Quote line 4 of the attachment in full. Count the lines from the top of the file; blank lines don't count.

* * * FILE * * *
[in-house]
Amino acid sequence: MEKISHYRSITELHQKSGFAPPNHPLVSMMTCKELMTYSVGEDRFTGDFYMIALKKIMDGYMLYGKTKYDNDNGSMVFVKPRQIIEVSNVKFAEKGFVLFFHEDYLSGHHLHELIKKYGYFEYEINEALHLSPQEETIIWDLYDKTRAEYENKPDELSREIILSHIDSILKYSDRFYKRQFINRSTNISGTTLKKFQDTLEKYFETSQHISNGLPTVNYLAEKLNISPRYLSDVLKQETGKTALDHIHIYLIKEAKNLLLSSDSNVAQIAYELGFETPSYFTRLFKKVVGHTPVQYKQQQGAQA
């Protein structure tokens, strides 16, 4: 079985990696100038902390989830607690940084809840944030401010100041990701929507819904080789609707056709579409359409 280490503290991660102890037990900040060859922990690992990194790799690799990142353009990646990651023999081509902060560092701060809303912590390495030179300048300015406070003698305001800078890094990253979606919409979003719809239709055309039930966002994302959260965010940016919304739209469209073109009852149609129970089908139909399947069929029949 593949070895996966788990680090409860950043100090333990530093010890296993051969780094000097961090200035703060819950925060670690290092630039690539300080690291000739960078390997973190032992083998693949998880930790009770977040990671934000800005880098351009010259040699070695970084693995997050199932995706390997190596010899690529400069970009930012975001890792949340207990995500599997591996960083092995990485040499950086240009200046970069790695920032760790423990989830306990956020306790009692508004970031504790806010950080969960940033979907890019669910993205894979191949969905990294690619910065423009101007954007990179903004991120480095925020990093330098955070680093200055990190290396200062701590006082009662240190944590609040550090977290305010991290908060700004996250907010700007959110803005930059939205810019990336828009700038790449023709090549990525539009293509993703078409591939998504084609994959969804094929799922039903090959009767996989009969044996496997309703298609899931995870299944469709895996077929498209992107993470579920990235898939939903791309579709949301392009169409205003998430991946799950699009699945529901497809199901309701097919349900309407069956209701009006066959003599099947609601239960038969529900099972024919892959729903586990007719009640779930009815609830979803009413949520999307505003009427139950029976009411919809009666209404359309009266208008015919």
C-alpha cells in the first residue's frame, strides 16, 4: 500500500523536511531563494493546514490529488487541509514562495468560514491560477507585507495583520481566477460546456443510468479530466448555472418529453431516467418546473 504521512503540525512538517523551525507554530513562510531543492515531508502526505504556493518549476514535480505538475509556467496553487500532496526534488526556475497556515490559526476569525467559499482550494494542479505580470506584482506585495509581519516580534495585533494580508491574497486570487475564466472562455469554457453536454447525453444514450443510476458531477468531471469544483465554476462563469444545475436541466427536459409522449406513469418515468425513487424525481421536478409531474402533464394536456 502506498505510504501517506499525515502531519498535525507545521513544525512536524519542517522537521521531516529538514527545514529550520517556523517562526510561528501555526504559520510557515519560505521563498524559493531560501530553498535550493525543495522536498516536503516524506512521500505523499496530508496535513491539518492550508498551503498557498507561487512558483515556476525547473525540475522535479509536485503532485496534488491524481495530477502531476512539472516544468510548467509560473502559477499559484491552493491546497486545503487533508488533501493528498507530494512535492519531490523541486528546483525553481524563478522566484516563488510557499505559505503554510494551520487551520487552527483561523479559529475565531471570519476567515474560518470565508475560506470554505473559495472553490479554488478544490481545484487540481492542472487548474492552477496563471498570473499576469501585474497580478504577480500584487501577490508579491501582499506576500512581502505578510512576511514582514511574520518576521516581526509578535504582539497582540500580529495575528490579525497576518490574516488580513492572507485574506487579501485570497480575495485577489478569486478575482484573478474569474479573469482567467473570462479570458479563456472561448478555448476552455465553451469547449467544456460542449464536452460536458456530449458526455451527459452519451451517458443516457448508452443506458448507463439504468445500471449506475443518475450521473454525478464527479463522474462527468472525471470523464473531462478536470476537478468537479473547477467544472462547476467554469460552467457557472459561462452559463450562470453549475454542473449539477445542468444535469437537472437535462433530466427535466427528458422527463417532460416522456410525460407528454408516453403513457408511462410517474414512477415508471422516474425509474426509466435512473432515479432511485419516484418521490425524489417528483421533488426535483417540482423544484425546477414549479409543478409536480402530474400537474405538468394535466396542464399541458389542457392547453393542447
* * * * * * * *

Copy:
C-alpha cells in the first residue's frame, strides 16, 4: 500500500523536511531563494493546514490529488487541509514562495468560514491560477507585507495583520481566477460546456443510468479530466448555472418529453431516467418546473 504521512503540525512538517523551525507554530513562510531543492515531508502526505504556493518549476514535480505538475509556467496553487500532496526534488526556475497556515490559526476569525467559499482550494494542479505580470506584482506585495509581519516580534495585533494580508491574497486570487475564466472562455469554457453536454447525453444514450443510476458531477468531471469544483465554476462563469444545475436541466427536459409522449406513469418515468425513487424525481421536478409531474402533464394536456 502506498505510504501517506499525515502531519498535525507545521513544525512536524519542517522537521521531516529538514527545514529550520517556523517562526510561528501555526504559520510557515519560505521563498524559493531560501530553498535550493525543495522536498516536503516524506512521500505523499496530508496535513491539518492550508498551503498557498507561487512558483515556476525547473525540475522535479509536485503532485496534488491524481495530477502531476512539472516544468510548467509560473502559477499559484491552493491546497486545503487533508488533501493528498507530494512535492519531490523541486528546483525553481524563478522566484516563488510557499505559505503554510494551520487551520487552527483561523479559529475565531471570519476567515474560518470565508475560506470554505473559495472553490479554488478544490481545484487540481492542472487548474492552477496563471498570473499576469501585474497580478504577480500584487501577490508579491501582499506576500512581502505578510512576511514582514511574520518576521516581526509578535504582539497582540500580529495575528490579525497576518490574516488580513492572507485574506487579501485570497480575495485577489478569486478575482484573478474569474479573469482567467473570462479570458479563456472561448478555448476552455465553451469547449467544456460542449464536452460536458456530449458526455451527459452519451451517458443516457448508452443506458448507463439504468445500471449506475443518475450521473454525478464527479463522474462527468472525471470523464473531462478536470476537478468537479473547477467544472462547476467554469460552467457557472459561462452559463450562470453549475454542473449539477445542468444535469437537472437535462433530466427535466427528458422527463417532460416522456410525460407528454408516453403513457408511462410517474414512477415508471422516474425509474426509466435512473432515479432511485419516484418521490425524489417528483421533488426535483417540482423544484425546477414549479409543478409536480402530474400537474405538468394535466396542464399541458389542457392547453393542447